Correspondence: A cadavre exquis on reading, identity, and real-time experience between Sèbastien Planas and Paulien Oltheten


> 2015-09-23 19:04 GMT+02:00
Sèbastien Planas

Dear Paulien:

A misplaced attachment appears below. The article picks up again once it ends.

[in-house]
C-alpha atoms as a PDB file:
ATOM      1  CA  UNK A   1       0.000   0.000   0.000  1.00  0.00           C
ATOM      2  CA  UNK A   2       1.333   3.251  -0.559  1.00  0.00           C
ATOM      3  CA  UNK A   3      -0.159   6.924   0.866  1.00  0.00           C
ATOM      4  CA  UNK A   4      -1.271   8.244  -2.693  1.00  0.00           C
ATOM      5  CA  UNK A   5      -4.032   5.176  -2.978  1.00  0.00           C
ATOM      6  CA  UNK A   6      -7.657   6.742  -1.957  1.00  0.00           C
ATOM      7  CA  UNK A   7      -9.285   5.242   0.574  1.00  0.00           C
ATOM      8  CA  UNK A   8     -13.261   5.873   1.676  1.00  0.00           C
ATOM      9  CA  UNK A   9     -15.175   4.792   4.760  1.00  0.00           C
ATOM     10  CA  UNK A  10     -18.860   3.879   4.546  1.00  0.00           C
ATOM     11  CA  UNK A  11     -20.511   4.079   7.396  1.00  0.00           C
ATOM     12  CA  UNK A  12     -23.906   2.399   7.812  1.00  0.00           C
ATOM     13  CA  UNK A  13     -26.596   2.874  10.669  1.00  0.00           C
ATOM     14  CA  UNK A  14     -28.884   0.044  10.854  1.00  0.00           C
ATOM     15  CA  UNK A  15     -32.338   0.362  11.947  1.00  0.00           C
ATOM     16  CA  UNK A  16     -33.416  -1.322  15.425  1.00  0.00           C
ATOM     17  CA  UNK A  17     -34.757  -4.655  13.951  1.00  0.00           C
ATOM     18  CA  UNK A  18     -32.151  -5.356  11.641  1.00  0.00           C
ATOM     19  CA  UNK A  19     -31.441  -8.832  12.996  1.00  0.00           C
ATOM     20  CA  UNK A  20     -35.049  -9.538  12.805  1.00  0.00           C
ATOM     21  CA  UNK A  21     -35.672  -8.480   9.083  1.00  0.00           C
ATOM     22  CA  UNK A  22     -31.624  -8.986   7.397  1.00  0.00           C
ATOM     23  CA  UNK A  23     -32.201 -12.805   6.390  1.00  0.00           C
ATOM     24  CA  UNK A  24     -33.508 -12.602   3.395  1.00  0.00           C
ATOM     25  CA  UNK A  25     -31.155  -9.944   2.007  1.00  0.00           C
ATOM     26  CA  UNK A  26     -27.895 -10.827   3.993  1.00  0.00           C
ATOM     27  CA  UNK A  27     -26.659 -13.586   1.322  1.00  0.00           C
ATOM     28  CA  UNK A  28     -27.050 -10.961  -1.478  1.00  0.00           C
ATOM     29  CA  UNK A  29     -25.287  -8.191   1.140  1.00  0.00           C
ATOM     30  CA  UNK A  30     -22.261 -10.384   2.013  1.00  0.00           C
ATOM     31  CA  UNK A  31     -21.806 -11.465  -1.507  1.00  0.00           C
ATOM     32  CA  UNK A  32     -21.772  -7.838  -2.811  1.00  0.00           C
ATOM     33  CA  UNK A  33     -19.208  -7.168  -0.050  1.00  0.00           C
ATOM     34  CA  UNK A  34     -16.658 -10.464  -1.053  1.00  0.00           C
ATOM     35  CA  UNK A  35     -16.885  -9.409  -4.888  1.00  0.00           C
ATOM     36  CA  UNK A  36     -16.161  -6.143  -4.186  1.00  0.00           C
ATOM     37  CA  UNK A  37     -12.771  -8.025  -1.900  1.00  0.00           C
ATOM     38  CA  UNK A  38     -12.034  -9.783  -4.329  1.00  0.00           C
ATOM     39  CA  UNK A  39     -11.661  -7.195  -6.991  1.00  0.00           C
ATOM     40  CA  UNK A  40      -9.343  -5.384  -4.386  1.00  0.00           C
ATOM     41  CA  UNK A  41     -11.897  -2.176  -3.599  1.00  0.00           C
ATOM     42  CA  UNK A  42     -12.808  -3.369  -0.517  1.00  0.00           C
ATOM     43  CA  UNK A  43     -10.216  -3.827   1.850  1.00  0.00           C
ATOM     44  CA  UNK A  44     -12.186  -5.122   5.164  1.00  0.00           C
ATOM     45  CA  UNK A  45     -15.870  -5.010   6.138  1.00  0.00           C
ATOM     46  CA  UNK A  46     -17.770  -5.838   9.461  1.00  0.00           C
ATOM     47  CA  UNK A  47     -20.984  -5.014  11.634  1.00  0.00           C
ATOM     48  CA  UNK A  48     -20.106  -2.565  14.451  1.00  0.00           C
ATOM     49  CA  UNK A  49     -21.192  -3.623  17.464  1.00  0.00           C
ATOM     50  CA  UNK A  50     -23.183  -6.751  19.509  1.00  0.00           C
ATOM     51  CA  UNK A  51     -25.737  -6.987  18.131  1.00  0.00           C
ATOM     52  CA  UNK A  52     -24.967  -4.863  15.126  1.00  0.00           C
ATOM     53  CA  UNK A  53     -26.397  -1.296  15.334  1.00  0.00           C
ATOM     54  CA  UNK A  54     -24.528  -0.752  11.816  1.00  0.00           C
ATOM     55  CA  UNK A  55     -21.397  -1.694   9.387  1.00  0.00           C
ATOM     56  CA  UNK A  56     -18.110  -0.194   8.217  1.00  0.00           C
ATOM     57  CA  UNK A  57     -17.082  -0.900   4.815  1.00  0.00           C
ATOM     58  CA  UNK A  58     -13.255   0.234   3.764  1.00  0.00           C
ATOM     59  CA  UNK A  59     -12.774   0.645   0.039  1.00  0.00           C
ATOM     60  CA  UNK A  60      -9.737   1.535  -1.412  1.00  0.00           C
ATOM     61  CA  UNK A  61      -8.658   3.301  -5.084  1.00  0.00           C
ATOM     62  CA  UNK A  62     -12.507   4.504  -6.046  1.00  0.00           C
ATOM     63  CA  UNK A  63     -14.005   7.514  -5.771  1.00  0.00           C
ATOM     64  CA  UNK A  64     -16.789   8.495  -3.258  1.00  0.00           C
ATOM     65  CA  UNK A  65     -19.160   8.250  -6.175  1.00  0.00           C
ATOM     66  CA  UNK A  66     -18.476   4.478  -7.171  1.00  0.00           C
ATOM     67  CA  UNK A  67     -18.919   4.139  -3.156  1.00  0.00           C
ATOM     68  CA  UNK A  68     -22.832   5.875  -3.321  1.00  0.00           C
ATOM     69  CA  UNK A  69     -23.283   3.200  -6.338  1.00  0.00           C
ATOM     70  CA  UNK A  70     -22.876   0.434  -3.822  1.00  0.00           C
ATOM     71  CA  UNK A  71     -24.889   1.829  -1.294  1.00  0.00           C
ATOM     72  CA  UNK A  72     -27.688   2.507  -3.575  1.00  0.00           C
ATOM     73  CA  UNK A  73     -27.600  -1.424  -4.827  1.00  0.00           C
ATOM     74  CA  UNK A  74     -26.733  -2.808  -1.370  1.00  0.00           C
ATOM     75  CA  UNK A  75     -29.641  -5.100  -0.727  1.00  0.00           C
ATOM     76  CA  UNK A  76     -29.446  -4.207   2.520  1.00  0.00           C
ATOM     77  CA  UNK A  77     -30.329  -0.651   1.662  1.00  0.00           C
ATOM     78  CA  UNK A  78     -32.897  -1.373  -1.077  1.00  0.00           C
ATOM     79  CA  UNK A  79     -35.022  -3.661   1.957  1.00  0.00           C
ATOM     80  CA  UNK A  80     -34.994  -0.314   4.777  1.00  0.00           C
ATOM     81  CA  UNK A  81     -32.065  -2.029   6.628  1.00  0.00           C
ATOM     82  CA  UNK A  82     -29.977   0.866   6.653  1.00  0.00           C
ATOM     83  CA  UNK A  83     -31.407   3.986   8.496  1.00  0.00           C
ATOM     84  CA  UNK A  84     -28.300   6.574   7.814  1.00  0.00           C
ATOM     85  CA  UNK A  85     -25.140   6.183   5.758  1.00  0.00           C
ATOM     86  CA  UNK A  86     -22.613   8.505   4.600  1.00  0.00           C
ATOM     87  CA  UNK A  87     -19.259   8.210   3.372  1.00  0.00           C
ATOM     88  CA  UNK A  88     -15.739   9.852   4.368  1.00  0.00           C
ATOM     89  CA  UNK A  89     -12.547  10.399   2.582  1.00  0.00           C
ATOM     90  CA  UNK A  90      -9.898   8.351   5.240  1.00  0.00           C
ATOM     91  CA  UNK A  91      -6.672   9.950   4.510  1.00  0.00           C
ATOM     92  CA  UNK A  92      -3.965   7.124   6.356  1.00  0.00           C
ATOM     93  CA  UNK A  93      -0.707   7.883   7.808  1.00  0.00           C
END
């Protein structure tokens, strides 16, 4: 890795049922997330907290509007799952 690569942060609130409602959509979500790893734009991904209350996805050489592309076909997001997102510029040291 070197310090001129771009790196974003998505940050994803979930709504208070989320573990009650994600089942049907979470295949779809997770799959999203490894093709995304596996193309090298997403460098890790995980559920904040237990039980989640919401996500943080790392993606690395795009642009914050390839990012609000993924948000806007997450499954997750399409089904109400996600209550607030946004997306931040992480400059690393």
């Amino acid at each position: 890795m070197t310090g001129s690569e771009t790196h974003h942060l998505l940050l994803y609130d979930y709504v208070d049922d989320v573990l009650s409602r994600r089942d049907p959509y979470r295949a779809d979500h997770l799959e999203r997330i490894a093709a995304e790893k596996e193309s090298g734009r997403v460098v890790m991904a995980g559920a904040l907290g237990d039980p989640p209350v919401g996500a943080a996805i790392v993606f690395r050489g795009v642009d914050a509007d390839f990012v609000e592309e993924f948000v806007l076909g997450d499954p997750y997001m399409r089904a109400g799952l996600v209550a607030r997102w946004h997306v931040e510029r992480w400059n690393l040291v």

Let me start this epistolary exchange. I was instructed to talk about books, for what else could we talk about? I mean, if we are both of us here, it’s because of books. One way I have of finding out who people are is to ask them what they read. I mean, what they are actually reading, at that very moment. We are what we read: that and nothing else. Reading may be just a hobby for some, and books a sort of decoration transmitting a kind of cultural power, like a sign saying “I read, I’m a cool guy!” But if you ask people, within five minutes you get a better idea of who they are by composing a mental mosaic of their current bookshelf, if they happen to have one. Reading is not just reading: it is thinking. And what else is a person, if not his or her thoughts? A body? A body, we might say, is just a convenient way of moving around books. Some people are good at name-dropping, mentioning forty authors in the same phrase. But have they read their books? What is more, are they reading them at the moment? So let me reformulate my idea: we are what we are reading at the moment, nothing else. Everything else must just be a way of leading us to a book, of becoming a book. Like Jean-Paul Sartre’s famous autobiography...which is divided into two sections: “Lire” and “.crire”―—our whole life flows to and from books. I thought of asking you what book you are reading these days, or even this very day if possible. But it wouldn’t be fair if I didn’t tell you myself, would it? First of all, my problem—―like that of many people―—is that I read several books at the same time. I am a multiple reader, because I can’t accept the idea of not reading a book that seems important to me. For example, if someone I admire tells me why a book that they have read is crucial, I immediately buy it and begin it. So just behind me, as I write this, is a big pile of booksto-be-read, most of them already started. This pile of books is a living, moving thing: some are going up, some are going down. Here then are the books I am reading these days: First, Marienbad électrique by Enrique Vila-Matas, wich has been released to accompany the ongoing retrospective of Dominique Gonzalez-Foerster at the Pompidou. I have read several books by this Barcelona-based writer ever since my friend Guillaume Seve told me he was on his list of “people to meet once in his life”. He also told me a similar thing about Sophie Calle, who came to the FILAF in June. Last week, I was in Tourcoing with Ange Leccia to serve on a jury. Ange, as you may know, is very close to Dominique Gonzalez-Foerster, so we talked about her. I ended up buying Vila-Mata’s book on her because of this handful of signs around me. Vila-Matas makes us penetrate into DGF’s works not by describing them but by recalling his meetings with her and her life. References to Rimbaud, Beckett, a lot of “erudition” too…. Signs just everywhere, making a world of sense. Another book I am reading is Le naufragé by Thomas Bernhard. This is a completely different story. I had never read anything by him until last August, when, during an interview in Banyoles, Catalan filmmaker Albert Serra told me he was one of his favourite authors. I searched on the Internet and saw he had written a book about Glenn Gould. So I bought it, of course. For me, Glenn Gould is one of the greatest mysteries of human nature. My son is learning to play the piano, and we often listen to Gould together. The feeling Bernhard talks about in this book is universal and touches me strongly: the urge to abandon your own work when you come across a genius doing it better than you ever would, even if you had three lives. I am also reading Didi Huberman’s Dissemblance et figuration on Fra Angelico. I went to Florence this summer and was completely overwhelmed by San Marco, where there are probably fifty of Fra Angelico’s wall paintings. I felt just like Stendhal, nearly fainting away. A few days ago a friend of mine, Pierre Torreton, to whom I had mentioned nothing about all that, told me about this book. I bought it immediately. Didi Huberman writes about the strange little red touches of paint all around Christ’s feet in the first panel of the Annunciation. Such a complicated philosophical construction to tell us this is the first abstract painting in the history of art... But I just remembered we have to talk about artists’ books. I have just received Imponderable, a huge book by Tony Oursler, financed by Maja Hoffman. I also like it very much, because of its outsized format and the many crazy things inside. Lastly, I’ve just purchased online David Thorpe’s old schoolbooks Rude Food,  Rude Cocktails, and Rude Health. Of course they are not so academic, but they are really funny. Who else today, except maybe Juergen Teller, could make such crazy pictures? So there we are, dear Paulien, I am kind of book-naked now! What about you?